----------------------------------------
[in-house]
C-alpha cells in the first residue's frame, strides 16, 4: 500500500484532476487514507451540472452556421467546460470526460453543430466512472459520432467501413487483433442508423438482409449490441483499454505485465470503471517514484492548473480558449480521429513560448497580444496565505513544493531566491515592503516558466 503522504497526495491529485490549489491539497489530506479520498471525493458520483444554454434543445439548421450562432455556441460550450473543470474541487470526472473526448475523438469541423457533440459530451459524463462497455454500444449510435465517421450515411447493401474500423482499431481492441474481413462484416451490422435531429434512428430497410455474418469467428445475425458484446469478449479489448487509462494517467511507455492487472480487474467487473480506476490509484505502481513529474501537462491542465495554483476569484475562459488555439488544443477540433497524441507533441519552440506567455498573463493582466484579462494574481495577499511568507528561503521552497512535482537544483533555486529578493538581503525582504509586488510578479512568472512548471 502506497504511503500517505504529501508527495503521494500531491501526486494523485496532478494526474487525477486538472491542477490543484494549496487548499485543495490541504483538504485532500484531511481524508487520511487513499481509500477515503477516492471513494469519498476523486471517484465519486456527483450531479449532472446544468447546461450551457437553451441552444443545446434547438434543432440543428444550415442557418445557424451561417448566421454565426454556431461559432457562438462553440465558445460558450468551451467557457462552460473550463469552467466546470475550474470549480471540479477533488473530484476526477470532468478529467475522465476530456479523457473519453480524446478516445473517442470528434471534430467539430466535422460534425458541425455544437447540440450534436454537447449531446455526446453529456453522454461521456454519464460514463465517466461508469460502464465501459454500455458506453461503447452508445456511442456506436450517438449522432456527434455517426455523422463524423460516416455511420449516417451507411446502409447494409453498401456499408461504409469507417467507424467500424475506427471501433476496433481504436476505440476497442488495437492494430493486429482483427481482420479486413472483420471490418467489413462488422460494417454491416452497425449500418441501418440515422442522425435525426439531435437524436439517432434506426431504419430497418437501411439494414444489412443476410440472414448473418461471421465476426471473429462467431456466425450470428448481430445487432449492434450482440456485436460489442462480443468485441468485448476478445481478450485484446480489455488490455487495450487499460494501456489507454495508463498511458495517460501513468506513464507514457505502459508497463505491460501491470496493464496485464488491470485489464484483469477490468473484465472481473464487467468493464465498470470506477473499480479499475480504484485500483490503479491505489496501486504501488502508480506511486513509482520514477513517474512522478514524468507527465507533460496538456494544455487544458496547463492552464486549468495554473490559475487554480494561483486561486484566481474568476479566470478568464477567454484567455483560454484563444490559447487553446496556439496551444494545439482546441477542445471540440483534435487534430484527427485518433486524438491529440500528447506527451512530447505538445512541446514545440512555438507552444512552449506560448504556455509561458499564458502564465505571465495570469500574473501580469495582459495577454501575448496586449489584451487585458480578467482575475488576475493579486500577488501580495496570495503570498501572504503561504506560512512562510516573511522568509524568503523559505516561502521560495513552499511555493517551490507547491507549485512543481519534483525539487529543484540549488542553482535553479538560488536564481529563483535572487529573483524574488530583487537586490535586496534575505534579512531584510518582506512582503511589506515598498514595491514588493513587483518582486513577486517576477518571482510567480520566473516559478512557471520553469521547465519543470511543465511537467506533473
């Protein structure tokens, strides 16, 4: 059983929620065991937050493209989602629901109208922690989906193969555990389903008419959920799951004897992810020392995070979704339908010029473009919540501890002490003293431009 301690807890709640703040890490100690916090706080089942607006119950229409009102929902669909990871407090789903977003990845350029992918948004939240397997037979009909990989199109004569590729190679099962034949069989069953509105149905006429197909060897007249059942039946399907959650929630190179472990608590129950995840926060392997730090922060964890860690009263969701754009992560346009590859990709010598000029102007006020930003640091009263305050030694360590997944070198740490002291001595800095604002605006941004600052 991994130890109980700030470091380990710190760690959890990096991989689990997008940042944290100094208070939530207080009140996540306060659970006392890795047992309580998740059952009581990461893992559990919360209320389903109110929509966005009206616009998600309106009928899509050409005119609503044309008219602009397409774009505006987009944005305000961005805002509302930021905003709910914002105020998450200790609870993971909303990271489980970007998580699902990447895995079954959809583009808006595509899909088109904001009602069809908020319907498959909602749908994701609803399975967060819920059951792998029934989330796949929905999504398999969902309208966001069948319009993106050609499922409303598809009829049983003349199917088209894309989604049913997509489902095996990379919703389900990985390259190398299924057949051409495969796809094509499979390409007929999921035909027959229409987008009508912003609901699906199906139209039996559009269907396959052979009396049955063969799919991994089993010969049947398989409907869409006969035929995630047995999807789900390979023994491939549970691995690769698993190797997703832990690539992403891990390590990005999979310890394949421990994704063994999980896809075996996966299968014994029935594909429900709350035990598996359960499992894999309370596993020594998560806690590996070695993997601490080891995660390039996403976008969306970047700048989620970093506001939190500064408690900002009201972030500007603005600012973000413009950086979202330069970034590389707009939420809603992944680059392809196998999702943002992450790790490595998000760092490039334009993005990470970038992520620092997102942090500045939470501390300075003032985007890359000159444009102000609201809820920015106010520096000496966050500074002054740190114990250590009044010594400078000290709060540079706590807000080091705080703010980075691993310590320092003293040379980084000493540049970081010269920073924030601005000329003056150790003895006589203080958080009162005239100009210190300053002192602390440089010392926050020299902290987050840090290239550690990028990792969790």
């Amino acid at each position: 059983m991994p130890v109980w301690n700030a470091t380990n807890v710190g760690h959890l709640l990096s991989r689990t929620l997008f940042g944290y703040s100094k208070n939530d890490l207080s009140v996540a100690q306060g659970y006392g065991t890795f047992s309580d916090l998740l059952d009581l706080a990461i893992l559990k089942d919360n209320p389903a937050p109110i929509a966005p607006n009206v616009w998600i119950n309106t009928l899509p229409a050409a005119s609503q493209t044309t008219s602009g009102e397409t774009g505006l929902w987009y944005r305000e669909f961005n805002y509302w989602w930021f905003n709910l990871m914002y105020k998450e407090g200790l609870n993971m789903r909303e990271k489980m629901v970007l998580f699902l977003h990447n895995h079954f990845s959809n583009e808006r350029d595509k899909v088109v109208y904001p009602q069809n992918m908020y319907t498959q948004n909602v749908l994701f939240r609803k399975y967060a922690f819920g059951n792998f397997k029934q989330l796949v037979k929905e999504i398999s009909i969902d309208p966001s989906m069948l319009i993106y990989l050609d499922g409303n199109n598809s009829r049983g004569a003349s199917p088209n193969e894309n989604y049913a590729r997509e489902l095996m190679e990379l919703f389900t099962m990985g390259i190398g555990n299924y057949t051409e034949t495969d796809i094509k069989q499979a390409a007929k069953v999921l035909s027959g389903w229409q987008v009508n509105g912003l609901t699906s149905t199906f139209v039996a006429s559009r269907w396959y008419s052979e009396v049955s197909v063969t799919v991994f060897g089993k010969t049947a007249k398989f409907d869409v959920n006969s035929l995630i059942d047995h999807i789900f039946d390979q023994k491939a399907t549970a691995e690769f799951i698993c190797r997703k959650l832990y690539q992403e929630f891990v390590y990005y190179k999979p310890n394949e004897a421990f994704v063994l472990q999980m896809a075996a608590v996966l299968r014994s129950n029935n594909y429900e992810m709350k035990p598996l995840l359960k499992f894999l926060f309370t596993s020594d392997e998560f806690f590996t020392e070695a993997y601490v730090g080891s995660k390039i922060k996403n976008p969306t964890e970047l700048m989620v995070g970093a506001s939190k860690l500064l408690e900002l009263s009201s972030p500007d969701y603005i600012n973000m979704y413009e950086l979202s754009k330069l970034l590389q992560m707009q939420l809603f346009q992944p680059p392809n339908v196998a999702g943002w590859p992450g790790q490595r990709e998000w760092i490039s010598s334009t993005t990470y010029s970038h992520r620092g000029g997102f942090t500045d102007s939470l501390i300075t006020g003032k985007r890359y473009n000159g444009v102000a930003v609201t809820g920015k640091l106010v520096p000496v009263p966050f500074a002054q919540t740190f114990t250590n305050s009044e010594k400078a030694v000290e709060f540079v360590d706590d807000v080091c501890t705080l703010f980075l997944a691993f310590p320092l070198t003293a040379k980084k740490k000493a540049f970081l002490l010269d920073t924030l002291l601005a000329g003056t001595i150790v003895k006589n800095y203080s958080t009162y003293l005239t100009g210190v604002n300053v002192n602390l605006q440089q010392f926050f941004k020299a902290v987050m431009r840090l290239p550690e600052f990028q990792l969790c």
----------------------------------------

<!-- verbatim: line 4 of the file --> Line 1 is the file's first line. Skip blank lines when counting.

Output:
């Amino acid at each position: 059983m991994p130890v109980w301690n700030a470091t380990n807890v710190g760690h959890l709640l990096s991989r689990t929620l997008f940042g944290y703040s100094k208070n939530d890490l207080s009140v996540a100690q306060g659970y006392g065991t890795f047992s309580d916090l998740l059952d009581l706080a990461i893992l559990k089942d919360n209320p389903a937050p109110i929509a966005p607006n009206v616009w998600i119950n309106t009928l899509p229409a050409a005119s609503q493209t044309t008219s602009g009102e397409t774009g505006l929902w987009y944005r305000e669909f961005n805002y509302w989602w930021f905003n709910l990871m914002y105020k998450e407090g200790l609870n993971m789903r909303e990271k489980m629901v970007l998580f699902l977003h990447n895995h079954f990845s959809n583009e808006r350029d595509k899909v088109v109208y904001p009602q069809n992918m908020y319907t498959q948004n909602v749908l994701f939240r609803k399975y967060a922690f819920g059951n792998f397997k029934q989330l796949v037979k929905e999504i398999s009909i969902d309208p966001s989906m069948l319009i993106y990989l050609d499922g409303n199109n598809s009829r049983g004569a003349s199917p088209n193969e894309n989604y049913a590729r997509e489902l095996m190679e990379l919703f389900t099962m990985g390259i190398g555990n299924y057949t051409e034949t495969d796809i094509k069989q499979a390409a007929k069953v999921l035909s027959g389903w229409q987008v009508n509105g912003l609901t699906s149905t199906f139209v039996a006429s559009r269907w396959y008419s052979e009396v049955s197909v063969t799919v991994f060897g089993k010969t049947a007249k398989f409907d869409v959920n006969s035929l995630i059942d047995h999807i789900f039946d390979q023994k491939a399907t549970a691995e690769f799951i698993c190797r997703k959650l832990y690539q992403e929630f891990v390590y990005y190179k999979p310890n394949e004897a421990f994704v063994l472990q999980m896809a075996a608590v996966l299968r014994s129950n029935n594909y429900e992810m709350k035990p598996l995840l359960k499992f894999l926060f309370t596993s020594d392997e998560f806690f590996t020392e070695a993997y601490v730090g080891s995660k390039i922060k996403n976008p969306t964890e970047l700048m989620v995070g970093a506001s939190k860690l500064l408690e900002l009263s009201s972030p500007d969701y603005i600012n973000m979704y413009e950086l979202s754009k330069l970034l590389q992560m707009q939420l809603f346009q992944p680059p392809n339908v196998a999702g943002w590859p992450g790790q490595r990709e998000w760092i490039s010598s334009t993005t990470y010029s970038h992520r620092g000029g997102f942090t500045d102007s939470l501390i300075t006020g003032k985007r890359y473009n000159g444009v102000a930003v609201t809820g920015k640091l106010v520096p000496v009263p966050f500074a002054q919540t740190f114990t250590n305050s009044e010594k400078a030694v000290e709060f540079v360590d706590d807000v080091c501890t705080l703010f980075l997944a691993f310590p320092l070198t003293a040379k980084k740490k000493a540049f970081l002490l010269d920073t924030l002291l601005a000329g003056t001595i150790v003895k006589n800095y203080s958080t009162y003293l005239t100009g210190v604002n300053v002192n602390l605006q440089q010392f926050f941004k020299a902290v987050m431009r840090l290239p550690e600052f990028q990792l969790c």